“These kinds of things are linked with a risk of heart disease and lung and bladder cancer,” Yashar said.
That’s on top of the regular effects of marijuana, he notes, such as reduced alertness, response time, motivation and energy level. And for adolescents worried about personal appearance: weight gain that can occur over time from the “munchies” you can get from a marijuana “high.”
Heavy use of marijuana can also lead to damage or killing of brain cells over time, Yashar said, adding “when you lose a brain cell, you don’t get it back.”
In 2016, California voters approved Prop. 64, which legalized the use of marijuana for recreational use. Many other states have followed suit.
Those two factors, experts note, have led to higher incidence of teens using vaping pens, with nicotine and marijuana.
More than one-third (37.3 percent) of 12th-graders reported vaping at least once in the past 12 months, according to a survey released last September by the National Institute on Drug Abuse. That’s an increase of nearly 10 percentage points over 2017, when 27.8 percent of high school seniors reported vaping.
Also last November, the US Food and Drug Administration and the US Centers for Disease Control and Prevention released a report stating that more than 3.6 million middle and high school students are using e-cigarettes — 1.5 million more than in 2017. But the cartridges that go inside these pens filled with liquid nicotine are being substituted with others that carry a liquid containing THC, the chemical in marijuana that gets people high.
Pot inhaled through a vape device produces a more powerful high — and often with more dangerous side effects — than the smoked version, according to a study in the Journal of American Medical Association (JAMA) Network Open.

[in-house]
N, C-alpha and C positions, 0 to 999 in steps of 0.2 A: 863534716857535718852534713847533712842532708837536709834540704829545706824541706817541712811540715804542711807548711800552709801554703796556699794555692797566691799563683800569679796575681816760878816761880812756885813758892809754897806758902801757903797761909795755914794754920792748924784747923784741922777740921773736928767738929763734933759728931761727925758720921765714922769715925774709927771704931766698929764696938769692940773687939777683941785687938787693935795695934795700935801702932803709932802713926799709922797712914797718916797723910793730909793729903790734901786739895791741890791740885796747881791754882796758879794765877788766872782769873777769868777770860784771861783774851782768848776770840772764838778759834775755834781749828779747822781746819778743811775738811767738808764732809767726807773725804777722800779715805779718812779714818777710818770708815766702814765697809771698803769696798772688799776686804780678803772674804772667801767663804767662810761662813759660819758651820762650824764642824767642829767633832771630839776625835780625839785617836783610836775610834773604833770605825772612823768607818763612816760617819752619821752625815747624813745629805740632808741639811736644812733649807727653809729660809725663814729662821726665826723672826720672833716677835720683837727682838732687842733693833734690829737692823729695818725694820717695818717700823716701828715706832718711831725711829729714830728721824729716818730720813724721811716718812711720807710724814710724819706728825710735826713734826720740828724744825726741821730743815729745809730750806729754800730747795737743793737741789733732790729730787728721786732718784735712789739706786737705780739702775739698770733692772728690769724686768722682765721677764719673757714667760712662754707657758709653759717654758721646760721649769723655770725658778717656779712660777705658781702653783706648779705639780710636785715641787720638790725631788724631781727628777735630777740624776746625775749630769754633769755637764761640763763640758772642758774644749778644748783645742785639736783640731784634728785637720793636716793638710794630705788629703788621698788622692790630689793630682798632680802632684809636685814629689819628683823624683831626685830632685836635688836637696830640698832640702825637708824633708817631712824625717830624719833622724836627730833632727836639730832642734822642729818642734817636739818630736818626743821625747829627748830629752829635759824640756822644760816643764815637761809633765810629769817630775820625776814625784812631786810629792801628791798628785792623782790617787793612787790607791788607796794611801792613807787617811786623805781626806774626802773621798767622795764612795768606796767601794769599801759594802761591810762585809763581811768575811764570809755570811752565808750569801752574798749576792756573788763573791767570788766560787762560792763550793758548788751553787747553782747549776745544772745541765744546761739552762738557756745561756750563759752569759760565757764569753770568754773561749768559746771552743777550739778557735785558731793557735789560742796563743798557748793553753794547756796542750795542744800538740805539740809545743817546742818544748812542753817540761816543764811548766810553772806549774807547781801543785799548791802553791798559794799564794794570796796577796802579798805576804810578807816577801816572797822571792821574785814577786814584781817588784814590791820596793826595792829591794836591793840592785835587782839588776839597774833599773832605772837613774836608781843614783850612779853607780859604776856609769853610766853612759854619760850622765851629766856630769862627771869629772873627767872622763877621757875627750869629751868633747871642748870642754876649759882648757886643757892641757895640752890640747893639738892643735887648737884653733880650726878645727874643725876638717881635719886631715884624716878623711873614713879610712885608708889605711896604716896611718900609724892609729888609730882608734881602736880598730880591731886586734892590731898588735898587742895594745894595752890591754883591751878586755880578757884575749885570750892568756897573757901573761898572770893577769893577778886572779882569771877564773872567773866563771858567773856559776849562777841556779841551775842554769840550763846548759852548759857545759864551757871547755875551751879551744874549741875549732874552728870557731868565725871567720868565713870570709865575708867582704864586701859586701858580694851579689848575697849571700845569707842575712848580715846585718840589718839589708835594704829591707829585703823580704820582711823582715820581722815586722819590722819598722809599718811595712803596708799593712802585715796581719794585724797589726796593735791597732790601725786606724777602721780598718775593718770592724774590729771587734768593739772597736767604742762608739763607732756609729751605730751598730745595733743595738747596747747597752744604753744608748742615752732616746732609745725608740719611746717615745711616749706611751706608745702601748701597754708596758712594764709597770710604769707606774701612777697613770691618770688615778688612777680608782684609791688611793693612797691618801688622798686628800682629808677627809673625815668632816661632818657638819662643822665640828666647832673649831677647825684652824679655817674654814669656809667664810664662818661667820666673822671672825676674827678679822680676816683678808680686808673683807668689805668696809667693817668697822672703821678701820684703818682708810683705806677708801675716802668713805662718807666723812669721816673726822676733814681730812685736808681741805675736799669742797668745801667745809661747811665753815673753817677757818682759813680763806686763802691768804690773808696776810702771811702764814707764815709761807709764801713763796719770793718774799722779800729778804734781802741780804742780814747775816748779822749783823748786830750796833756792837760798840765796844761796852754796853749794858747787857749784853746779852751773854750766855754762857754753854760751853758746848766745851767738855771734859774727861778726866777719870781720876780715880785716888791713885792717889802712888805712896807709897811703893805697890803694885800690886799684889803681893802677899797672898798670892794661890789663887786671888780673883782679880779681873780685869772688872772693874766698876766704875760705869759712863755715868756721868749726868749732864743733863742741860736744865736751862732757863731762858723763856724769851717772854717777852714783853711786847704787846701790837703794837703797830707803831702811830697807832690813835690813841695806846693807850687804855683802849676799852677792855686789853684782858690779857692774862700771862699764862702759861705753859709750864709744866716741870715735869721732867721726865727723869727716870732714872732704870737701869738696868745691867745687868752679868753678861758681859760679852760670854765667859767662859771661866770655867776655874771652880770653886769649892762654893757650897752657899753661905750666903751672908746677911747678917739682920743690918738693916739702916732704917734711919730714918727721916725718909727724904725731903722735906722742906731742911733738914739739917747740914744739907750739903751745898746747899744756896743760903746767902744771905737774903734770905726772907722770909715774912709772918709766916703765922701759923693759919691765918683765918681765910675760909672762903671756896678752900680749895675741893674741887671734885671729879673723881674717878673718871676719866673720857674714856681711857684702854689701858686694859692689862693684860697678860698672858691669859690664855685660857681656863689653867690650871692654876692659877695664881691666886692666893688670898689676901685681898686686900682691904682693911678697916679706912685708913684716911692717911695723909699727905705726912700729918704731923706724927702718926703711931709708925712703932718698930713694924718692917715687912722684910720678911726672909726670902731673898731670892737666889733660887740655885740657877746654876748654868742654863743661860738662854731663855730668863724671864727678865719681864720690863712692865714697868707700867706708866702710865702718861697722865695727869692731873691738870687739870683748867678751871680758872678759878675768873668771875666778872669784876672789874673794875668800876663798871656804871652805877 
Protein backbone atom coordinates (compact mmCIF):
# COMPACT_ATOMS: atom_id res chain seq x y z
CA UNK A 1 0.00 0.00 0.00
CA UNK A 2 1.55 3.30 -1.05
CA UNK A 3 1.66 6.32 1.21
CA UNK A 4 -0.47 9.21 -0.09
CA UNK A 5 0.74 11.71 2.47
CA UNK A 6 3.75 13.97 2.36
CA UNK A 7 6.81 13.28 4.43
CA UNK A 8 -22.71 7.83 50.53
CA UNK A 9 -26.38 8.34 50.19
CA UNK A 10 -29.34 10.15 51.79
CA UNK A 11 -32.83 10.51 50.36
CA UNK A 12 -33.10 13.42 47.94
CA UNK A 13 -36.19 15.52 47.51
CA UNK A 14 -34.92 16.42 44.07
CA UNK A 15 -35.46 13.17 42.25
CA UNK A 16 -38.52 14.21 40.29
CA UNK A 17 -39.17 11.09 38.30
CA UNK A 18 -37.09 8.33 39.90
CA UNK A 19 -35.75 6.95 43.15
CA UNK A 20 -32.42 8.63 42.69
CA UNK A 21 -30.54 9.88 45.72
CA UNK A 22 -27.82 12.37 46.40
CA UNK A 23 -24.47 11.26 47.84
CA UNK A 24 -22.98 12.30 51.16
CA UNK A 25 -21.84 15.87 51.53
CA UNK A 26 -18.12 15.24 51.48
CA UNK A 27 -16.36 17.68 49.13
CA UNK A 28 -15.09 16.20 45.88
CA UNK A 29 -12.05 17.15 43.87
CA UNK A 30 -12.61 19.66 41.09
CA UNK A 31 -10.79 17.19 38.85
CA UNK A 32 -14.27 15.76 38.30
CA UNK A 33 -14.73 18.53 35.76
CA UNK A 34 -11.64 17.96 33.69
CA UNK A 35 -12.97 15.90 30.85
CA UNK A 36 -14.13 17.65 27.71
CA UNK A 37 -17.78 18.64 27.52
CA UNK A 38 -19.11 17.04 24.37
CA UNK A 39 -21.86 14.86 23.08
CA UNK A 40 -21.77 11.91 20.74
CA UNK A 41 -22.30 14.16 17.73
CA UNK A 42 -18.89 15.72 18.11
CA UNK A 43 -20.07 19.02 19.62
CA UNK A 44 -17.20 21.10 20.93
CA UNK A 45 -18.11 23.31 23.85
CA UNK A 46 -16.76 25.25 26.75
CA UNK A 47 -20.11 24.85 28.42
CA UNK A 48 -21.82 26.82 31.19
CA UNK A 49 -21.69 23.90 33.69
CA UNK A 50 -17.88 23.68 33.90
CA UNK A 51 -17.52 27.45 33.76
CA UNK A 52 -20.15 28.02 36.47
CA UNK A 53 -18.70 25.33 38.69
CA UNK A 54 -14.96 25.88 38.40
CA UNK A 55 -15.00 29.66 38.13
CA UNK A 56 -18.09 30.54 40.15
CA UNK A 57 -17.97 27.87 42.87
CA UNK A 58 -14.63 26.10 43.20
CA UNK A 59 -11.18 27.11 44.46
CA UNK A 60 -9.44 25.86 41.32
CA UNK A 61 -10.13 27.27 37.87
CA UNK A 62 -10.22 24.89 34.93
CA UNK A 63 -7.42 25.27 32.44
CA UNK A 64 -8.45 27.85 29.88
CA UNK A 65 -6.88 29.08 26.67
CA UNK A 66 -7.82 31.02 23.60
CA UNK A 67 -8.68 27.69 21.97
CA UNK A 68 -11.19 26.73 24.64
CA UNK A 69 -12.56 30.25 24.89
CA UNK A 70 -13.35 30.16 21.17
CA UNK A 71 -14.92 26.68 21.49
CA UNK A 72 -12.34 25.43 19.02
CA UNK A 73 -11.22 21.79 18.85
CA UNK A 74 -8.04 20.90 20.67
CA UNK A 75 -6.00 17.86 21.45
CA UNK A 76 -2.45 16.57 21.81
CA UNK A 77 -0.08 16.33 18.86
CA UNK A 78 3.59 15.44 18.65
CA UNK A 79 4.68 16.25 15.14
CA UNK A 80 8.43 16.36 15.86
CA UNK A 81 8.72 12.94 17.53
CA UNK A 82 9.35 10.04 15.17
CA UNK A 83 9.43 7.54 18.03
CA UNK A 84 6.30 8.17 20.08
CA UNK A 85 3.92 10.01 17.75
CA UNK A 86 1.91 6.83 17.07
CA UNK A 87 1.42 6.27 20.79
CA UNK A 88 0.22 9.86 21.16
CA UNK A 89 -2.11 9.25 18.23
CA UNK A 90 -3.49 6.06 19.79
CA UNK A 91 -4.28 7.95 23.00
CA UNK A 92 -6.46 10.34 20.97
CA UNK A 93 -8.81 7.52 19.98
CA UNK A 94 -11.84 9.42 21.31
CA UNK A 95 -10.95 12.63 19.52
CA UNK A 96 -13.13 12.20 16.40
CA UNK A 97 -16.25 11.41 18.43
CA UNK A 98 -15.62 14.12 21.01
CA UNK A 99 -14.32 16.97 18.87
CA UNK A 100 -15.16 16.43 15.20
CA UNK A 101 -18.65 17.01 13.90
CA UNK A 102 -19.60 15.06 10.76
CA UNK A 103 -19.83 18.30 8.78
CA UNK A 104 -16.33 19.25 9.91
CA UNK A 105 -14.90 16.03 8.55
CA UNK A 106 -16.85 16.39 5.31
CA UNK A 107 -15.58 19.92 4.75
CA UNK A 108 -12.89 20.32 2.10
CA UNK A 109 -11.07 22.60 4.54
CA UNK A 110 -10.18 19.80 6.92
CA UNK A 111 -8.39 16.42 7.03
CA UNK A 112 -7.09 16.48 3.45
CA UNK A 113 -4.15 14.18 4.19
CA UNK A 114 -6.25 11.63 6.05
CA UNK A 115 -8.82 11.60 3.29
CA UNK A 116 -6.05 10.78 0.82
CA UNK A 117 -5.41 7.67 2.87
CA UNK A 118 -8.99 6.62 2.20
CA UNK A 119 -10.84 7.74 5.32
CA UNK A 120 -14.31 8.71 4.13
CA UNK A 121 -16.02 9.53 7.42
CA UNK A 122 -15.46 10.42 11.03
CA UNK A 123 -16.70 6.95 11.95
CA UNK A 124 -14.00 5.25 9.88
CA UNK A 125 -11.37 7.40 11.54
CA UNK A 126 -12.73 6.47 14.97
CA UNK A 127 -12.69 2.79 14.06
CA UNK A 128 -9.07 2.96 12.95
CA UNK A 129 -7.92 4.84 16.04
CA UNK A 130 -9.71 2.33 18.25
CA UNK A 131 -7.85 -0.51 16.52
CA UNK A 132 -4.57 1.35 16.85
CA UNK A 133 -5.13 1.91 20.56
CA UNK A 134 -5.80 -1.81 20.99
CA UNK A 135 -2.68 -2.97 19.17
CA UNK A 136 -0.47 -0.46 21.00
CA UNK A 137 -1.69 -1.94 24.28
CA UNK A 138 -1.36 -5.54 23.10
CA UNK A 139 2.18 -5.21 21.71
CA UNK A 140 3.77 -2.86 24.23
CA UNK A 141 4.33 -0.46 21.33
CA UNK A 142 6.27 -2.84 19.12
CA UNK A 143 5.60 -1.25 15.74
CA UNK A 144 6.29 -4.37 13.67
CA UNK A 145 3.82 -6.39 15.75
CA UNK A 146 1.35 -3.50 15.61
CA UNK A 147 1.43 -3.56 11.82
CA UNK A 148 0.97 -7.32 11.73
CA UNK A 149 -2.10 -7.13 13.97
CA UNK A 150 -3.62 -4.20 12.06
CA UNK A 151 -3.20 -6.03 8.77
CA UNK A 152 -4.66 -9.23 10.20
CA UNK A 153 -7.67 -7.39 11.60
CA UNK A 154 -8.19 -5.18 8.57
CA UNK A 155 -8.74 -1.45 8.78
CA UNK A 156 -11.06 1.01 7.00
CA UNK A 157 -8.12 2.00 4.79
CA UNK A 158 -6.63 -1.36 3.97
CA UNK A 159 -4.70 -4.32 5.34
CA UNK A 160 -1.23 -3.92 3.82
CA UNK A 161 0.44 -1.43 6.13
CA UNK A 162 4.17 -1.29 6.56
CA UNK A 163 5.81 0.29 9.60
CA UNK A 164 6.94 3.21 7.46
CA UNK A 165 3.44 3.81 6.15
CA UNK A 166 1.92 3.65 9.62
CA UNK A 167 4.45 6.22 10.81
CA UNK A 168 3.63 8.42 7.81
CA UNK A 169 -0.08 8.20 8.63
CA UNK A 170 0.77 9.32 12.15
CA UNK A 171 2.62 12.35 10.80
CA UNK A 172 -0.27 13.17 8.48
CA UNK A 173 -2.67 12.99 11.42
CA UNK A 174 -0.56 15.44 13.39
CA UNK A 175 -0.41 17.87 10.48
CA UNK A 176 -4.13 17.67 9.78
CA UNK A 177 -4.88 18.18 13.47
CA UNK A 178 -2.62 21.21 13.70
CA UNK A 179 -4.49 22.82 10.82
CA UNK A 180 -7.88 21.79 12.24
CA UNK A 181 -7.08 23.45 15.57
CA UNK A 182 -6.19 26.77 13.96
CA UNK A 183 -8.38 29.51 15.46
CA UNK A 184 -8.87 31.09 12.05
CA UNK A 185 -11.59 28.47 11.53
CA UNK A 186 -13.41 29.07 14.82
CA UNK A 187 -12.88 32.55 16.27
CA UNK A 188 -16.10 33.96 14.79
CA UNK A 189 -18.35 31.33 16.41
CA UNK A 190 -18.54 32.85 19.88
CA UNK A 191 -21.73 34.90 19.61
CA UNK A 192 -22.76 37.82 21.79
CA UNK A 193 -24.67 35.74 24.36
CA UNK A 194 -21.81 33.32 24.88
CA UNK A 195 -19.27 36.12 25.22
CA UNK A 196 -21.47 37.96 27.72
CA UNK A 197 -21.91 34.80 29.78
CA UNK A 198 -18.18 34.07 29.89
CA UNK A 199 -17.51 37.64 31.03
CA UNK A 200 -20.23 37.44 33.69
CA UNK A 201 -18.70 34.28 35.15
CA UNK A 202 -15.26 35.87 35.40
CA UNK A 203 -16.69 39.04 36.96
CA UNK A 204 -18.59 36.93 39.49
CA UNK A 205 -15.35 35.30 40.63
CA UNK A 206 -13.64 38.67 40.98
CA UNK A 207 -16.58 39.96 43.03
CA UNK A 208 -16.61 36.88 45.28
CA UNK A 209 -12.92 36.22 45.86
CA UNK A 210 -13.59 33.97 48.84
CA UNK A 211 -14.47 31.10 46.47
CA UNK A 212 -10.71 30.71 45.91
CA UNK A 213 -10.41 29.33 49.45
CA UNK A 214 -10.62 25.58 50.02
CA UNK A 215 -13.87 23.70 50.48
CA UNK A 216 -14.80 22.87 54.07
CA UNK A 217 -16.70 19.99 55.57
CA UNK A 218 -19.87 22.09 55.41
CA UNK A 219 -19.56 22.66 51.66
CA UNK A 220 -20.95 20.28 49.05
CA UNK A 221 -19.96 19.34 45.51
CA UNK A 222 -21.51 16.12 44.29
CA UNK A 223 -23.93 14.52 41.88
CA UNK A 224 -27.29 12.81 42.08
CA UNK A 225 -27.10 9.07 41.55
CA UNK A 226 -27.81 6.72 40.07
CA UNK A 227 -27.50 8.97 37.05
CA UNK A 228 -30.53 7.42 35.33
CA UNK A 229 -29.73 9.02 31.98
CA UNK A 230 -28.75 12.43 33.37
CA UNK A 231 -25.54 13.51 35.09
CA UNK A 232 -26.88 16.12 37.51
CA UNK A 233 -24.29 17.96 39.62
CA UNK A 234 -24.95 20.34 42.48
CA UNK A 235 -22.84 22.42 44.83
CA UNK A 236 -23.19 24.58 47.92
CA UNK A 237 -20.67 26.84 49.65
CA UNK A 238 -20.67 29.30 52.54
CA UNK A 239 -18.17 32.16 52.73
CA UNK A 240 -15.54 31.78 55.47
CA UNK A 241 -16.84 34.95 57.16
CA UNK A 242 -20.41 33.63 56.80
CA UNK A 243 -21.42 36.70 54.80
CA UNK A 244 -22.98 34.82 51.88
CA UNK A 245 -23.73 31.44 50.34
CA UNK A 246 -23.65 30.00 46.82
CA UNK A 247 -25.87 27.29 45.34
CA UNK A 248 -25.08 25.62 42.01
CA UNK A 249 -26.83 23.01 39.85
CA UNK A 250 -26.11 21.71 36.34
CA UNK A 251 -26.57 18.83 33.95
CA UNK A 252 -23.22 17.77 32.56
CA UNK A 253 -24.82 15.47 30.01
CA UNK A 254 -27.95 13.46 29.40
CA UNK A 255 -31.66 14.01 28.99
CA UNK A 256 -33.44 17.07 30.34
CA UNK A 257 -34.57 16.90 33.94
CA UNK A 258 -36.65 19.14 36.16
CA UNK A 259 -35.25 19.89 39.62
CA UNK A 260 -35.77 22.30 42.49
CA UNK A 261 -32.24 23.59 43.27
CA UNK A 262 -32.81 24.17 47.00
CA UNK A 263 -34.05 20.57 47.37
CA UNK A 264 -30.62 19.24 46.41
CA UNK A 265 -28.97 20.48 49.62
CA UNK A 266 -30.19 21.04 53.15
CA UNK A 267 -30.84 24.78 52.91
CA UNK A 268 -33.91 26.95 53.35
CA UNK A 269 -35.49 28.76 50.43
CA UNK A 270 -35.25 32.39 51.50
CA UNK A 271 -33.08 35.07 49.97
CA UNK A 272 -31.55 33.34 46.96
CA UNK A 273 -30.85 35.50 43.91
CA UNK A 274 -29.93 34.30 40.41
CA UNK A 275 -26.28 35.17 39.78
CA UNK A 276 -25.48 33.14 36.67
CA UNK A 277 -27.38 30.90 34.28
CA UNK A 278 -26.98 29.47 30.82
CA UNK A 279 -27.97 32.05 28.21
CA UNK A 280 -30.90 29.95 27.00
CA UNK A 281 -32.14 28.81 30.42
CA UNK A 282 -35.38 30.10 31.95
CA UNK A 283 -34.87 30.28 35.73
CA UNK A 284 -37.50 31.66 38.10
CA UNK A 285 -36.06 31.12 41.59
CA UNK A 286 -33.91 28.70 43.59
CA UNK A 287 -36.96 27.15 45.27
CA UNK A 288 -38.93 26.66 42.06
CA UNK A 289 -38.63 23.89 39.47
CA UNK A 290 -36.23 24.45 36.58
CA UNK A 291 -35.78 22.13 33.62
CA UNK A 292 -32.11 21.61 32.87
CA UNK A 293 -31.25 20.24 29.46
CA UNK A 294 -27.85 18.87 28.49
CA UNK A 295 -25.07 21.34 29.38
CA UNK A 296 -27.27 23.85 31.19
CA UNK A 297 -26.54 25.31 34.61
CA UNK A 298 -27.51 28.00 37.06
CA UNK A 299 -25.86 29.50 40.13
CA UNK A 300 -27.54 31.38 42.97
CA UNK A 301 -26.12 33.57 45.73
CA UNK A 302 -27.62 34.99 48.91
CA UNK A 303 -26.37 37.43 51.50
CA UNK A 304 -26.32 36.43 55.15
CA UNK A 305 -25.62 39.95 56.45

At the same level of THC, vaping led to higher blood concentrations of the chemical than smoking, as well as higher levels of anxiety, hallucinations and feelings of paranoia, according to the study.
In an effort to reduce the availability of vaping pens to teens, state Sen. Jerry Hill (D-San Mateo) introduced a bill in December banning the sale of flavored e-cigarettes in retail stores and vending machines, with stricter rules included for age verification in the sales of tobacco products online and by mail.
SB 38 and 39 are supported by 20 other legislators.
“We must stop the appalling epidemic of e-cigarette use by youths. Enticed by fruit, candy and other appealing flavors, high school and middle school students throughout the US are vaping in record numbers. The surge has reversed the decline in underage use of all tobacco products,” Hill said after introducing the measure.
While that could help, Yashar emphasized that prevention starts at home with an open and honest dialogue between parents and their kids.
“Don’t lecture to them,” he said. “Ask open-ended questions like ‘what do you know about this?’”
He also said not to “make stuff up” or “lie,” as teenagers can readily check information online and “you don’t want your kid to doubt you.”
Most importantly, the doctor said, lead by example.
“If you’re stressed, don’t come home to have a cigarette or vape because this will send the message to your kid that this is a way to relieve stress,” Yashar said.
He admits the fact that marijuana is legal in California can make it a harder discussion to have with young, impressionable minds.
But that also makes it much more important.
“Just because something is legal doesn’t mean it’s good for you,” Yashar said.